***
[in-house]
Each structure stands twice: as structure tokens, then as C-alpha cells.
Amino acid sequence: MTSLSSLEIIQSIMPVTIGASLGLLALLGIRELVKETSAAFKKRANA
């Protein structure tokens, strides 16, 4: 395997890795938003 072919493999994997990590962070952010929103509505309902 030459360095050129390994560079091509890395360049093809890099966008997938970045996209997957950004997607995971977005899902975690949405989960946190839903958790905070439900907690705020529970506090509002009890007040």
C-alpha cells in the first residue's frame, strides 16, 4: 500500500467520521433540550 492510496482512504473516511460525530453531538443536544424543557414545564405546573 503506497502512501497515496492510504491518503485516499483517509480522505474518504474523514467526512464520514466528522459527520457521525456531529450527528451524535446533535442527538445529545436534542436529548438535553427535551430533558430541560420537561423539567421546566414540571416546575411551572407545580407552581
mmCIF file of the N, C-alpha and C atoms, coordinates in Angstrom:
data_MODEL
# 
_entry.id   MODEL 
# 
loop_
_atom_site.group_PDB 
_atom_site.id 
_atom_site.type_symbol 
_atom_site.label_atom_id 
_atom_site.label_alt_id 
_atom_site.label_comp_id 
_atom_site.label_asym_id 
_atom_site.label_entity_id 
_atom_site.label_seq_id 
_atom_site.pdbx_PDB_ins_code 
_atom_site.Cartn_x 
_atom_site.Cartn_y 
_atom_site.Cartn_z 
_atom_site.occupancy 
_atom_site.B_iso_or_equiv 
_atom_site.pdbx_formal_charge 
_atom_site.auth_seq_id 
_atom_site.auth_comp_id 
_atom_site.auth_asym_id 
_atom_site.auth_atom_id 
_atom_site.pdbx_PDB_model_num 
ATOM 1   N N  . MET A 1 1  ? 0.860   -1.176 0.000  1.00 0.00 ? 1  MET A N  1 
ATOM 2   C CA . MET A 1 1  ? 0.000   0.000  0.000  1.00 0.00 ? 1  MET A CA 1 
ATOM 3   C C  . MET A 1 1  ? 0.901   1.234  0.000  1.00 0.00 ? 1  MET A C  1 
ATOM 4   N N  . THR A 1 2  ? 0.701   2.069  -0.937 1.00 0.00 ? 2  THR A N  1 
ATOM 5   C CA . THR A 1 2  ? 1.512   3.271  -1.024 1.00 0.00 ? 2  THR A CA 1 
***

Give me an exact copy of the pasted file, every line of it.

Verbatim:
[in-house]
Each structure stands twice: as structure tokens, then as C-alpha cells.
Amino acid sequence: MTSLSSLEIIQSIMPVTIGASLGLLALLGIRELVKETSAAFKKRANA
């Protein structure tokens, strides 16, 4: 395997890795938003 072919493999994997990590962070952010929103509505309902 030459360095050129390994560079091509890395360049093809890099966008997938970045996209997957950004997607995971977005899902975690949405989960946190839903958790905070439900907690705020529970506090509002009890007040």
C-alpha cells in the first residue's frame, strides 16, 4: 500500500467520521433540550 492510496482512504473516511460525530453531538443536544424543557414545564405546573 503506497502512501497515496492510504491518503485516499483517509480522505474518504474523514467526512464520514466528522459527520457521525456531529450527528451524535446533535442527538445529545436534542436529548438535553427535551430533558430541560420537561423539567421546566414540571416546575411551572407545580407552581
mmCIF file of the N, C-alpha and C atoms, coordinates in Angstrom:
data_MODEL
# 
_entry.id   MODEL 
# 
loop_
_atom_site.group_PDB 
_atom_site.id 
_atom_site.type_symbol 
_atom_site.label_atom_id 
_atom_site.label_alt_id 
_atom_site.label_comp_id 
_atom_site.label_asym_id 
_atom_site.label_entity_id 
_atom_site.label_seq_id 
_atom_site.pdbx_PDB_ins_code 
_atom_site.Cartn_x 
_atom_site.Cartn_y 
_atom_site.Cartn_z 
_atom_site.occupancy 
_atom_site.B_iso_or_equiv 
_atom_site.pdbx_formal_charge 
_atom_site.auth_seq_id 
_atom_site.auth_comp_id 
_atom_site.auth_asym_id 
_atom_site.auth_atom_id 
_atom_site.pdbx_PDB_model_num 
ATOM 1   N N  . MET A 1 1  ? 0.860   -1.176 0.000  1.00 0.00 ? 1  MET A N  1 
ATOM 2   C CA . MET A 1 1  ? 0.000   0.000  0.000  1.00 0.00 ? 1  MET A CA 1 
ATOM 3   C C  . MET A 1 1  ? 0.901   1.234  0.000  1.00 0.00 ? 1  MET A C  1 
ATOM 4   N N  . THR A 1 2  ? 0.701   2.069  -0.937 1.00 0.00 ? 2  THR A N  1 
ATOM 5   C CA . THR A 1 2  ? 1.512   3.271  -1.024 1.00 0.00 ? 2  THR A CA 1 